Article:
This week we’ve been watching The Life of Birds DVD set narrated by Sir David Attenborough. Have you ever seen the series? If you love nature you should, because it is so well done.
In one scene a rufous woodpecker from India is shown breaking open an ant nest and then busily eating ants. It piqued my curiosity, so I decided to see what else I could find out. Although I didn’t find the exact scene online to show you, I did find videos of rufous woodpeckers eating ants.
This first video is rather dark, but shows two young birds feeding on ants.
It appears that these woodpeckers from the Kerala region of India specialize on ants. Vishnudas (2008) cites an earlier worker from 1912 who found 2,600 ants in the stomach of a rufous woodpecker.
Although this video is shaky, it shows another woodpecker going after ants. (Makes you appreciate the quality of the footage from the Attenborough DVD.) It cuts away as the ants come rushing out of their nest.
It turns out that Rufous Woodpeckers, Micropternus brachyurus, not only use ants as their main food source, but also depend on Crematogaster ants for nesting sites. The birds work together to open up the carton nests of Crematogaster ants, and then build their own nests inside.
In his paper, Vishnudas also reports that several other species of birds follow the rufous woodpeckers and feed on the escaping ants when the rufous woodpeckers tear ant nests open.
In North America, there are woodpeckers specialize on ants, as well.
Northern flickers probably eat the most ants. They spend much of their time feeding on the ground around anthills. One flicker was found to have 5,000 ants in its stomach.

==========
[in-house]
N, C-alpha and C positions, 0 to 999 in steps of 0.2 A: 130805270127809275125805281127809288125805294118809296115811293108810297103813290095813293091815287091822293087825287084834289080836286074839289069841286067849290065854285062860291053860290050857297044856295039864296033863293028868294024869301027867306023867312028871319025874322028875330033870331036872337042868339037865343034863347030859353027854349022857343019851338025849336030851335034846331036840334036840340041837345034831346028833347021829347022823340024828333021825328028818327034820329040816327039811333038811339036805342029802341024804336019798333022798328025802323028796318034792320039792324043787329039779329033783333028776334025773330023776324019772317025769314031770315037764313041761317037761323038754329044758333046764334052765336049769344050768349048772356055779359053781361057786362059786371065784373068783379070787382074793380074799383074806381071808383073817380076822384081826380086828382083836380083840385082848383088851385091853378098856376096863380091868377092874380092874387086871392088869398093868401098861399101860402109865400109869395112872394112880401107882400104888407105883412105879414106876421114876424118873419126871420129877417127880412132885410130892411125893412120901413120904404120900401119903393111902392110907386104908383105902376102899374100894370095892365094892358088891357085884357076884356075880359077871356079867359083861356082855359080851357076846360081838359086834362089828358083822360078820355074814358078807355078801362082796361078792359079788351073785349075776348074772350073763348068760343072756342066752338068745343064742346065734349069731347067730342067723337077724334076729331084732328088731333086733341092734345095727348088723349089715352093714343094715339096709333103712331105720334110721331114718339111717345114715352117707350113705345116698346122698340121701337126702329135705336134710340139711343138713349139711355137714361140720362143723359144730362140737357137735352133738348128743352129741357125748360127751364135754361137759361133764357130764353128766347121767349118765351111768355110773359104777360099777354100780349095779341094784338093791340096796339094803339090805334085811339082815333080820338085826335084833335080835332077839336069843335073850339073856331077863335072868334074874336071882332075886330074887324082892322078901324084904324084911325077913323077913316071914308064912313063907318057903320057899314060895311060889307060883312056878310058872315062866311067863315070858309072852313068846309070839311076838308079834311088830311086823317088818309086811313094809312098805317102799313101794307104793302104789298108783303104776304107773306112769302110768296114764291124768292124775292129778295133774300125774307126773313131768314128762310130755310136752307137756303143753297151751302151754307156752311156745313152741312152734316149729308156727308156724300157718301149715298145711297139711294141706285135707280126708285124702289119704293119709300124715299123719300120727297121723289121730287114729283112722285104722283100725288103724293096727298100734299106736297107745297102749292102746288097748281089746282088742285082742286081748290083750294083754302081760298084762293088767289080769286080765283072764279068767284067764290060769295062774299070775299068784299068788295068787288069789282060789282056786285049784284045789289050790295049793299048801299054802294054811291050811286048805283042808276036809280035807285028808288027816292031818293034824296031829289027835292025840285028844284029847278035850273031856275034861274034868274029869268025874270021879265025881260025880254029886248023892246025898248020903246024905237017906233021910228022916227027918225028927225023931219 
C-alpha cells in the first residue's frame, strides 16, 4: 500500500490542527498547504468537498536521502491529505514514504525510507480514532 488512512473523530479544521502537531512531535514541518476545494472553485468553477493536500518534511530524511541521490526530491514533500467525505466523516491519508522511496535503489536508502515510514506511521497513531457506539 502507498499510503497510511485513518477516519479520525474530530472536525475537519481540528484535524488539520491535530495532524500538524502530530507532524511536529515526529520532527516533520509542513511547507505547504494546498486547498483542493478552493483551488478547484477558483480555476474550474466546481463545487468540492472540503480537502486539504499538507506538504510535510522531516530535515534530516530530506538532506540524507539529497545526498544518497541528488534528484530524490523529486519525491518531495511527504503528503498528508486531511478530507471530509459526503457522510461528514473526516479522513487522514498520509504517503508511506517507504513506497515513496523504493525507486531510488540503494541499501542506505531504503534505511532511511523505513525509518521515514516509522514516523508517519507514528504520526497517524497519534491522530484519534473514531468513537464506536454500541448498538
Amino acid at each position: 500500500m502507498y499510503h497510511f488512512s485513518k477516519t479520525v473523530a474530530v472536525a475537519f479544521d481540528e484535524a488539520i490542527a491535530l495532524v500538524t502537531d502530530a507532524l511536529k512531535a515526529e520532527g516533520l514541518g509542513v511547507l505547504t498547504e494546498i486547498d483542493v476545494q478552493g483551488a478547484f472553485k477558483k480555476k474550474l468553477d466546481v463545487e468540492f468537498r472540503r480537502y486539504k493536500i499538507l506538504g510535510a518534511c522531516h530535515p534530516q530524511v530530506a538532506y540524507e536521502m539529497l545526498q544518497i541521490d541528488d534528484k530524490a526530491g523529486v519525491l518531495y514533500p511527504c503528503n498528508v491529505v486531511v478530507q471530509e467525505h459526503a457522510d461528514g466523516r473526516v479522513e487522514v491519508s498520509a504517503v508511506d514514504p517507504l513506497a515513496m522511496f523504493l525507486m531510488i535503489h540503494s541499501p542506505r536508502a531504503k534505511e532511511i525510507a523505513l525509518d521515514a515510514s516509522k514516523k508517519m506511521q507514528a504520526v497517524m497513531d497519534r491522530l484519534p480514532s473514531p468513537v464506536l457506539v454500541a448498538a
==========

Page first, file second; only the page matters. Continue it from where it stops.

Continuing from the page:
Doesn’t it look like the flicker is trying to dig out larvae and pupae rather than workers?
Pileated woodpeckers often cut slots into tree trunks or logs to get at carpenter ant nests inside. The woodpeckers will continue to return to the same opening over time, picking off ants that peer through the opening or that rush out to protect the nest.
It is fascinating to find out about these birds that are so dependent on ants for survival.
Have you seen any of the Attenborough series?
Vishnudas, C. K. 2008. Crematogaster ants in shaded coffee plantations: a critical food source for Rufous Woodpecker Micropternus brachyurus and other forest birds. Indian Birds. 4:9-11. (Available from Google Docs as a free .pdf)
The The Life of Birds DVD set:
The Life of Birds book by David Attenborough
(Affiliate links to Amazon)
4 Replies to “Woodpeckers That Specialize on Ants”
Excellent series, as is just about anything Attenborough has been involved in.
By the way, though many predators avoid them (hence ant mimcry) some lizards specialize on them. I once ran into a herpetologist studying earless lizards (Cophosaurus) out your way. He had studied stomach contents and found them packed full of some of the most vial ants avaialble, Crematogaster & Liometopum. He said the smell of the defensive secretions of these cirtters, mixed with digestive fluids of the lizards, was (paraphrased) memorable. And of course, there are the horned lizards (Phrynosoma) that specialize on eating harvester ants, and whose stomach mucosas are permeated with stings of their quarry!
And just thought of this. Here in the Midwest prairielands, I often see flickers digging into Formica mounds out on the prairies, after they’re burned off in winter. Then the birds add insult to injury by leaving ant-part filled droppings right on top of the mounds!
Actually, MANY species of woodpecker specialise in eating ants. For example, in Europe Green Woodpecker and across Eurasia Black Woodpecker.
I appreciate the feedback. I have been half thinking of creating a list of things that eat ants to put on the website. Does anyone think that might be of interest?